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Re: ***Everyone here has the ability to Do heavy Math in their Heads...FAST.***

Posted by Spider-Pig on Thu Jun 26 13:54:39 2008, in response to Re: ***Everyone here has the ability to Do heavy Math in their Heads...FAST.***, posted by JayZeeBMT on Thu Jun 26 05:20:13 2008.

Here's an interesting one for you guys: Taxes pay for the operation of FDNY, like they do for fire departments in most large cities. Yet you still get billed for FDNY ambulance service when you use it. However, FDNY does not charge you to put out your house fire (or even a fire in a skyscraper)...that's paid for through tax levies...

That's because not putting out house fires has an obvious negative externality: The neighboring buildings could catch fire.

There is no such problem with emergency medical care. My house isn't damaged if my neighbor dies.

Now, taxes pay for (in subsidies) the operation of NYCT...but New Yorkers pay a higher percentage of NYCT's operating costs in fares than most other US cities...what if, just what if, those billions being spent in Iraq were used to fund (among other things) NYCT's ops so the system was free? (If you can find money to kill people, you can find money to help people...)

The two things are completely unrelated. You can make the argument that spending on Iraq should be spent on something else entirely. There is no meaningful connection.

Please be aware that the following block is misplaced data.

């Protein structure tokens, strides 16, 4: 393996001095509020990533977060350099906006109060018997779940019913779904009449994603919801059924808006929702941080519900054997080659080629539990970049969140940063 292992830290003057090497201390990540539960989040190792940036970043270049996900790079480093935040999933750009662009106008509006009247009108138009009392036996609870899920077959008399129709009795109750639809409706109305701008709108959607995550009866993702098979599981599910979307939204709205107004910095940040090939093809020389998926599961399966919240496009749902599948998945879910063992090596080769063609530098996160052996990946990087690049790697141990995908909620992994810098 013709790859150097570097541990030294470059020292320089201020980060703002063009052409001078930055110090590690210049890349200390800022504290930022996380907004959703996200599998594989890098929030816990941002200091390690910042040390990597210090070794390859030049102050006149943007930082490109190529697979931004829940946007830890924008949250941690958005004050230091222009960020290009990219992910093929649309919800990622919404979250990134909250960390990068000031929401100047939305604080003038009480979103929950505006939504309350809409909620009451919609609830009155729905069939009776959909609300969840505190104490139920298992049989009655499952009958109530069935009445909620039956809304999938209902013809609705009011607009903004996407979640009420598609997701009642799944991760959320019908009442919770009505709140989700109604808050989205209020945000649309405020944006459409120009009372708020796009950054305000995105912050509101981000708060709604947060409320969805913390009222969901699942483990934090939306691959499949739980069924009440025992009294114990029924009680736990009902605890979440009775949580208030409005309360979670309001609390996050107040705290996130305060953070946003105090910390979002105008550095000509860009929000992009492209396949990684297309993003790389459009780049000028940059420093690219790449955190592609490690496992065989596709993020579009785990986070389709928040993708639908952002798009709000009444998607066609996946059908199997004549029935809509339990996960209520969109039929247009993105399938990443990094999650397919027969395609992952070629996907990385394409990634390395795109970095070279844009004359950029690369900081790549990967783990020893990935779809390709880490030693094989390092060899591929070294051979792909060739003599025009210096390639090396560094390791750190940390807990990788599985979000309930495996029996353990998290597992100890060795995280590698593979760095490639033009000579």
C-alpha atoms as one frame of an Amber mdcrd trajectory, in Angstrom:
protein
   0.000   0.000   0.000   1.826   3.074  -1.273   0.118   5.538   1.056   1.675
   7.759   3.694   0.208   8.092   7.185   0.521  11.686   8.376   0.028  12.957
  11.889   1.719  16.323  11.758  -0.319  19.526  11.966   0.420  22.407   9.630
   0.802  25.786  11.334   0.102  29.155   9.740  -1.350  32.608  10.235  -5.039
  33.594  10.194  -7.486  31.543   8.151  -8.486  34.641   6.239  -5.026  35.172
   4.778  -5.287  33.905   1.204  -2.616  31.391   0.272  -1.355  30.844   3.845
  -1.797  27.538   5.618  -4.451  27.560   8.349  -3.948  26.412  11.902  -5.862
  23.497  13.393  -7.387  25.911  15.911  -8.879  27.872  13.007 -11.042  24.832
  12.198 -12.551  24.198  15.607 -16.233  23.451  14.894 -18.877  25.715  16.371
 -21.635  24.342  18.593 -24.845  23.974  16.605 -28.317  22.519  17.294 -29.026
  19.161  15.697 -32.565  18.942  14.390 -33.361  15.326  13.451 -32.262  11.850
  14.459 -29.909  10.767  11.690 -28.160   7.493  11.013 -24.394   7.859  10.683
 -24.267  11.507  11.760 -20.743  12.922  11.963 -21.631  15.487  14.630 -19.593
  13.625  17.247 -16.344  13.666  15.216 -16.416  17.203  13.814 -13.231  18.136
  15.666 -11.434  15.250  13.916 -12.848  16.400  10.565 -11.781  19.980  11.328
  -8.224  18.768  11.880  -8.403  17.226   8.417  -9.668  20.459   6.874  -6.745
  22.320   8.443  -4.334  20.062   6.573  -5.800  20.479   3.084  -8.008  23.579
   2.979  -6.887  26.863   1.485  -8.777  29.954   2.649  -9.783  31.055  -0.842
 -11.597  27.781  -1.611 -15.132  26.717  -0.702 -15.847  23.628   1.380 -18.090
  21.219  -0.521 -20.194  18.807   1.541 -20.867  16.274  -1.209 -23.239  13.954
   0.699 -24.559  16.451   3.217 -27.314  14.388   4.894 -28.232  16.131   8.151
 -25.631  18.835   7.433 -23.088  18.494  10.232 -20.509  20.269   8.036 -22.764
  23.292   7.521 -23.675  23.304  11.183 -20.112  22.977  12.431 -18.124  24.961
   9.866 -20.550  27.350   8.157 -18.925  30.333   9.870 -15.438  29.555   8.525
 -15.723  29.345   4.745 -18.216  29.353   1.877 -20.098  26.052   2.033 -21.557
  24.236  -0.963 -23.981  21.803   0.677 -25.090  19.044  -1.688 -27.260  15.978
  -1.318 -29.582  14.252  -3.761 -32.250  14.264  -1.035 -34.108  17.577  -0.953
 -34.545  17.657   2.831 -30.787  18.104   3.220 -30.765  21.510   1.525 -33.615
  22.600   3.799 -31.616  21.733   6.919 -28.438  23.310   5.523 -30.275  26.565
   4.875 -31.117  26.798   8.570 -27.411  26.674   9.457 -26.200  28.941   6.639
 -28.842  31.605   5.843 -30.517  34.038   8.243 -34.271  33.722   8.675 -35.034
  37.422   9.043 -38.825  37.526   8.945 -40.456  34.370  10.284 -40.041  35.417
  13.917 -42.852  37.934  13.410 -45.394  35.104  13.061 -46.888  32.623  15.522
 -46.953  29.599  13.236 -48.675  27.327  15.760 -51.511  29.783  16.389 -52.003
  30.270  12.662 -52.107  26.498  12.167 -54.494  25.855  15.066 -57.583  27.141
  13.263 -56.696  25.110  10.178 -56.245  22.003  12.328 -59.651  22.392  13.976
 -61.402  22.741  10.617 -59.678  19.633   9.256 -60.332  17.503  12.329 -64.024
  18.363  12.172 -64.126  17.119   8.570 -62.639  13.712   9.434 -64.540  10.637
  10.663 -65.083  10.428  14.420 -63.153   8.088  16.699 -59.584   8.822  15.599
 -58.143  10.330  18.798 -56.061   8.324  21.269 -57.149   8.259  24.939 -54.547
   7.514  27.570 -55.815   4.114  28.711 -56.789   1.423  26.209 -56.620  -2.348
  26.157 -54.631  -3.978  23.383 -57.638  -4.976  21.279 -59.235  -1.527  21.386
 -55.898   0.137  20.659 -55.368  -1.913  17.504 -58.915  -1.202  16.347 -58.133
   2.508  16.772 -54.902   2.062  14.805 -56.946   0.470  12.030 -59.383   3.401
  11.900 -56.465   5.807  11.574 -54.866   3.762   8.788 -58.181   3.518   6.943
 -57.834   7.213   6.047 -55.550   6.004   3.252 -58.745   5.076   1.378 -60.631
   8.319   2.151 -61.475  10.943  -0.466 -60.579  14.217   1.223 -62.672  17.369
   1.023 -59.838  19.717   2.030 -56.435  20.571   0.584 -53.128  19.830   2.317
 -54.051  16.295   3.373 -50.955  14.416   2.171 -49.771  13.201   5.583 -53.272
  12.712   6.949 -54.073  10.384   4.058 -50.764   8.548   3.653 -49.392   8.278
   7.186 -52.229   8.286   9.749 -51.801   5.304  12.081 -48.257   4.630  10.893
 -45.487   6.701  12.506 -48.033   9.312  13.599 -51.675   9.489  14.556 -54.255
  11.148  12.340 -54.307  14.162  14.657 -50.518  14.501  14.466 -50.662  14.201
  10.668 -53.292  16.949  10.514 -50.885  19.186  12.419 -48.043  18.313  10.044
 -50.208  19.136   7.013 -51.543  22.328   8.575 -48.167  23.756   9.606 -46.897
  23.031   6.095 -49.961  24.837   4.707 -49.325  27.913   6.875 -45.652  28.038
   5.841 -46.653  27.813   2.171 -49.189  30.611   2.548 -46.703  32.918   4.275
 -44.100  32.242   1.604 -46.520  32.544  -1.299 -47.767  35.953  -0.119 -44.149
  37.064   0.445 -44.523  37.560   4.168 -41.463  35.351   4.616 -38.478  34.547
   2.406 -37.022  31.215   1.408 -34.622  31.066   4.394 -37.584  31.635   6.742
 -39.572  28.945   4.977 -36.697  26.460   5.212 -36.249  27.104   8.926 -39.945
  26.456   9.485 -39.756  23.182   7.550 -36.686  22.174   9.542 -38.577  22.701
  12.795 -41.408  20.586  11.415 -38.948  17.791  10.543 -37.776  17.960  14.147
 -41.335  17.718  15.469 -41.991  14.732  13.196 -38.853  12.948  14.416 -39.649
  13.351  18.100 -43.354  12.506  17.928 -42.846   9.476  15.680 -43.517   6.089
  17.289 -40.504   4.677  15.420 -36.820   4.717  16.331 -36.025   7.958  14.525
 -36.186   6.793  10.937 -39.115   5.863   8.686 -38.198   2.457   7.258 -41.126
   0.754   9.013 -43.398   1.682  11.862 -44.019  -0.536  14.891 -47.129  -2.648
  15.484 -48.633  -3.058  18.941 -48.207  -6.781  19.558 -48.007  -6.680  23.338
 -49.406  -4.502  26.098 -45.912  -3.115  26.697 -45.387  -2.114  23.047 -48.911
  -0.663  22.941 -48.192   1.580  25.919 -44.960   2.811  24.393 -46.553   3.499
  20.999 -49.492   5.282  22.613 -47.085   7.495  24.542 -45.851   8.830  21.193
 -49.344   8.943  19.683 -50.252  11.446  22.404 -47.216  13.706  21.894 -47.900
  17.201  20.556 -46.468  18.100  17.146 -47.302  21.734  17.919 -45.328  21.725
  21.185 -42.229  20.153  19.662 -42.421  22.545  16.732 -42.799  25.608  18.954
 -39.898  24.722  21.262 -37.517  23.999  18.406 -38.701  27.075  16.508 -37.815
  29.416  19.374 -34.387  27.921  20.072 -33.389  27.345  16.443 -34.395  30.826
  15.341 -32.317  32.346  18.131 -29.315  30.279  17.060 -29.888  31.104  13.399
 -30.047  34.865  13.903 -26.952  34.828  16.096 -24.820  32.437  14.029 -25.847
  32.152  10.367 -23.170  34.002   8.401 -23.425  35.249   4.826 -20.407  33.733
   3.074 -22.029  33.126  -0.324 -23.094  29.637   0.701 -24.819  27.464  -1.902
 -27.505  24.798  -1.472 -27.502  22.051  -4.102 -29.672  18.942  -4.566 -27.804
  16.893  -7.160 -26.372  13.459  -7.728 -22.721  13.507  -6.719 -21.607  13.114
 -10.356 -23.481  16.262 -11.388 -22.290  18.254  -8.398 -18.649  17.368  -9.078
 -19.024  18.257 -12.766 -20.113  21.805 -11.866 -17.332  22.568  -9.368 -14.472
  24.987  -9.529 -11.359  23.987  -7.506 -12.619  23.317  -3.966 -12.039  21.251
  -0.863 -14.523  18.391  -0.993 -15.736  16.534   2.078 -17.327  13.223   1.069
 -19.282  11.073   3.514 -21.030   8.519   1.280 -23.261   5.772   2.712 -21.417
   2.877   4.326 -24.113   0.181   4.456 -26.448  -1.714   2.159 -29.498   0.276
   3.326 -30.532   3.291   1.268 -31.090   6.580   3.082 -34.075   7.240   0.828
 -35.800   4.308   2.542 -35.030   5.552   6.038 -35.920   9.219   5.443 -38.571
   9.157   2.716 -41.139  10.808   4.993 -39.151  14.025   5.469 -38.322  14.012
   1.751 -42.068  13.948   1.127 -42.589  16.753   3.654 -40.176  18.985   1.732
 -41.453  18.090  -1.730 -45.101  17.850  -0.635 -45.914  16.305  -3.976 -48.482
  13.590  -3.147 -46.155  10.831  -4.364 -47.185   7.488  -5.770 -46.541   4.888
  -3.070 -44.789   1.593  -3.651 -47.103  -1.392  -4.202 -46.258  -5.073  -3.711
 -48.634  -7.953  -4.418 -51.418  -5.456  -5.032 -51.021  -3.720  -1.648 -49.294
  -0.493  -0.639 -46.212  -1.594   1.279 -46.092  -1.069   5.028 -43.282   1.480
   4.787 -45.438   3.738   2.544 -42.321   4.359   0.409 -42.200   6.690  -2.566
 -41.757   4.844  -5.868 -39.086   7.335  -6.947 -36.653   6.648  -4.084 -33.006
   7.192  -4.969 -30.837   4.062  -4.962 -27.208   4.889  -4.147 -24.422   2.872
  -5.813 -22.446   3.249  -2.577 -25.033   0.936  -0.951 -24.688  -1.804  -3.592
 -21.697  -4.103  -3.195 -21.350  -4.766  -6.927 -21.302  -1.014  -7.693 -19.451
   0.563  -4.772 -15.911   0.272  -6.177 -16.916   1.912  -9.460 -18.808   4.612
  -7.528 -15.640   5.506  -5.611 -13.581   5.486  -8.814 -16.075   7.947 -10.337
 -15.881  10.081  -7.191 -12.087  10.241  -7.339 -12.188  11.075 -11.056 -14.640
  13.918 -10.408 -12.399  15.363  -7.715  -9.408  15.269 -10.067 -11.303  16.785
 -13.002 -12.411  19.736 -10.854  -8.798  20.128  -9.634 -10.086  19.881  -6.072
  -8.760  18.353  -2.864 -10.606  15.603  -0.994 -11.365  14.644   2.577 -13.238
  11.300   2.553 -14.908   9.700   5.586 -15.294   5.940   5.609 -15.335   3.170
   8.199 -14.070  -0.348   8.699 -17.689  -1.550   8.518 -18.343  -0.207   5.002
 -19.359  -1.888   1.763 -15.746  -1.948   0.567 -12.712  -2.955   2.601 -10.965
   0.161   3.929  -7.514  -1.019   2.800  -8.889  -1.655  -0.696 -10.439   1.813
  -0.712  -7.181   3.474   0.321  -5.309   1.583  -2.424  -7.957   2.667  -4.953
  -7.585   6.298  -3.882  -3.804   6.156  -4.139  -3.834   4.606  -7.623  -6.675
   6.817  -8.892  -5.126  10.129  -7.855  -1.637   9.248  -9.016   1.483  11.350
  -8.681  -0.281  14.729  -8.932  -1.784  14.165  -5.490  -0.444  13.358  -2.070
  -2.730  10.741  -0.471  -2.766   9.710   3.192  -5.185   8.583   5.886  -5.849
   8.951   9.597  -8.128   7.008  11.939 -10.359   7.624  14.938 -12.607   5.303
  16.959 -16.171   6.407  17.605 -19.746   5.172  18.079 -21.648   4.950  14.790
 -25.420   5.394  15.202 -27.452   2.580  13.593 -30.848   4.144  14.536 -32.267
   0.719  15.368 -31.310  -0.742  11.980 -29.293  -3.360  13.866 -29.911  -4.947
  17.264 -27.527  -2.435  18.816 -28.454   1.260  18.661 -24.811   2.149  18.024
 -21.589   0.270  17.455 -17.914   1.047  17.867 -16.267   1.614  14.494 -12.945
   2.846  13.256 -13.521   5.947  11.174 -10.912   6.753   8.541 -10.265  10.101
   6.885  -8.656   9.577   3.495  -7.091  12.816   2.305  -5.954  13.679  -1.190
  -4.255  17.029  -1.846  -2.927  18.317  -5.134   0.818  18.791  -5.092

That having been said, there is no reason why mass transit should be free. It's not a public good; it's neither non-excludable nor non-rival.

If you argue it should be provided for free as a social service, then why not give everyone free food, clothing and shelter. People need those before they need the ability to travel.

...and before SubChatters get up in arms and call me crazy, recall that once upon a time, CUNY was FREE...people got their college educations and the city didn't go broke...taxes paid for it all, and people paid less in taxes then, than today...

Except the city did go broke...oops.

I find it fascinating that nearly everyone on this board who has argued in favor of free or discounted mass transit has argued for it as a social service instead of as a form of economic capital.

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